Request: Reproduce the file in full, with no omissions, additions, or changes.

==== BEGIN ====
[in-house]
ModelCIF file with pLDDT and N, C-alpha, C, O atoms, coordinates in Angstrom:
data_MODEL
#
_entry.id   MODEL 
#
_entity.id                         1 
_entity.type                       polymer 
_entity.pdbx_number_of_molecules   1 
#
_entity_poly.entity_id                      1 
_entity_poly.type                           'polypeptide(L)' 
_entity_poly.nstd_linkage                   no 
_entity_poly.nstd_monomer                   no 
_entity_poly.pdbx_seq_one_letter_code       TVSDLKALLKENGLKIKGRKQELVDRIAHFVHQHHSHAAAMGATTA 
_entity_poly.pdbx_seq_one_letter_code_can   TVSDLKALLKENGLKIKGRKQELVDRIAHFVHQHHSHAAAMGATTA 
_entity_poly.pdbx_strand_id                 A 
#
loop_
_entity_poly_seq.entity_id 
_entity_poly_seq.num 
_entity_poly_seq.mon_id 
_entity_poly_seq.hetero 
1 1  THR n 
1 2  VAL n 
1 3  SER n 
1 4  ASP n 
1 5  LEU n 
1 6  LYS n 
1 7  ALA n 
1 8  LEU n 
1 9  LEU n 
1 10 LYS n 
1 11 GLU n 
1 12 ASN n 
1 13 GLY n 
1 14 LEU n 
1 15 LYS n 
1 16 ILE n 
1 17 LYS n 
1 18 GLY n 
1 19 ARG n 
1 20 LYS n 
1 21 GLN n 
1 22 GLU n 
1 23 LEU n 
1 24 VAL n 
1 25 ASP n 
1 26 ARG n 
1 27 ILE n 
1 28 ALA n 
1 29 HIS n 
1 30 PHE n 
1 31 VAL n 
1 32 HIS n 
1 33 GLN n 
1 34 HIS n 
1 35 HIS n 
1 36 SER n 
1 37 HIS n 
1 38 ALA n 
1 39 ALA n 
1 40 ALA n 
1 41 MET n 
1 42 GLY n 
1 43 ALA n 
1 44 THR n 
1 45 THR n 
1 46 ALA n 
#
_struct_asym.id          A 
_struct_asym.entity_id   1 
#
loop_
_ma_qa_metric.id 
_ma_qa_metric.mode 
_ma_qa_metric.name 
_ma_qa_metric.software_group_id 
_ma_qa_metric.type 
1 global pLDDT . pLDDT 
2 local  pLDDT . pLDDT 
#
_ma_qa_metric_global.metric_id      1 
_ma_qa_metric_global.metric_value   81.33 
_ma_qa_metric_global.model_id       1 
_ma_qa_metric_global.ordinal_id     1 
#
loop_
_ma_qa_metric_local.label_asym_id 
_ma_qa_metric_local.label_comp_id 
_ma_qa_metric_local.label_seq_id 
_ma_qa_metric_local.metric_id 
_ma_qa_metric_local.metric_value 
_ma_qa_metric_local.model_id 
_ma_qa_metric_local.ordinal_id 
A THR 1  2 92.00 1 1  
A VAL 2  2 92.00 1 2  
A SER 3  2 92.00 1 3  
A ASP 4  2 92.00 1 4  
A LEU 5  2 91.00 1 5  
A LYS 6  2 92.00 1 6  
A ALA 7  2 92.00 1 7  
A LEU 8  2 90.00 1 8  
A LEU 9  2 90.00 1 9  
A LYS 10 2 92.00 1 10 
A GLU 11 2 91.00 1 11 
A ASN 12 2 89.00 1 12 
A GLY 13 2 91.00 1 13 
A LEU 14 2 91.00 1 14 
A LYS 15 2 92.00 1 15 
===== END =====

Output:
[in-house]
ModelCIF file with pLDDT and N, C-alpha, C, O atoms, coordinates in Angstrom:
data_MODEL
#
_entry.id   MODEL 
#
_entity.id                         1 
_entity.type                       polymer 
_entity.pdbx_number_of_molecules   1 
#
_entity_poly.entity_id                      1 
_entity_poly.type                           'polypeptide(L)' 
_entity_poly.nstd_linkage                   no 
_entity_poly.nstd_monomer                   no 
_entity_poly.pdbx_seq_one_letter_code       TVSDLKALLKENGLKIKGRKQELVDRIAHFVHQHHSHAAAMGATTA 
_entity_poly.pdbx_seq_one_letter_code_can   TVSDLKALLKENGLKIKGRKQELVDRIAHFVHQHHSHAAAMGATTA 
_entity_poly.pdbx_strand_id                 A 
#
loop_
_entity_poly_seq.entity_id 
_entity_poly_seq.num 
_entity_poly_seq.mon_id 
_entity_poly_seq.hetero 
1 1  THR n 
1 2  VAL n 
1 3  SER n 
1 4  ASP n 
1 5  LEU n 
1 6  LYS n 
1 7  ALA n 
1 8  LEU n 
1 9  LEU n 
1 10 LYS n 
1 11 GLU n 
1 12 ASN n 
1 13 GLY n 
1 14 LEU n 
1 15 LYS n 
1 16 ILE n 
1 17 LYS n 
1 18 GLY n 
1 19 ARG n 
1 20 LYS n 
1 21 GLN n 
1 22 GLU n 
1 23 LEU n 
1 24 VAL n 
1 25 ASP n 
1 26 ARG n 
1 27 ILE n 
1 28 ALA n 
1 29 HIS n 
1 30 PHE n 
1 31 VAL n 
1 32 HIS n 
1 33 GLN n 
1 34 HIS n 
1 35 HIS n 
1 36 SER n 
1 37 HIS n 
1 38 ALA n 
1 39 ALA n 
1 40 ALA n 
1 41 MET n 
1 42 GLY n 
1 43 ALA n 
1 44 THR n 
1 45 THR n 
1 46 ALA n 
#
_struct_asym.id          A 
_struct_asym.entity_id   1 
#
loop_
_ma_qa_metric.id 
_ma_qa_metric.mode 
_ma_qa_metric.name 
_ma_qa_metric.software_group_id 
_ma_qa_metric.type 
1 global pLDDT . pLDDT 
2 local  pLDDT . pLDDT 
#
_ma_qa_metric_global.metric_id      1 
_ma_qa_metric_global.metric_value   81.33 
_ma_qa_metric_global.model_id       1 
_ma_qa_metric_global.ordinal_id     1 
#
loop_
_ma_qa_metric_local.label_asym_id 
_ma_qa_metric_local.label_comp_id 
_ma_qa_metric_local.label_seq_id 
_ma_qa_metric_local.metric_id 
_ma_qa_metric_local.metric_value 
_ma_qa_metric_local.model_id 
_ma_qa_metric_local.ordinal_id 
A THR 1  2 92.00 1 1  
A VAL 2  2 92.00 1 2  
A SER 3  2 92.00 1 3  
A ASP 4  2 92.00 1 4  
A LEU 5  2 91.00 1 5  
A LYS 6  2 92.00 1 6  
A ALA 7  2 92.00 1 7  
A LEU 8  2 90.00 1 8  
A LEU 9  2 90.00 1 9  
A LYS 10 2 92.00 1 10 
A GLU 11 2 91.00 1 11 
A ASN 12 2 89.00 1 12 
A GLY 13 2 91.00 1 13 
A LEU 14 2 91.00 1 14 
A LYS 15 2 92.00 1 15 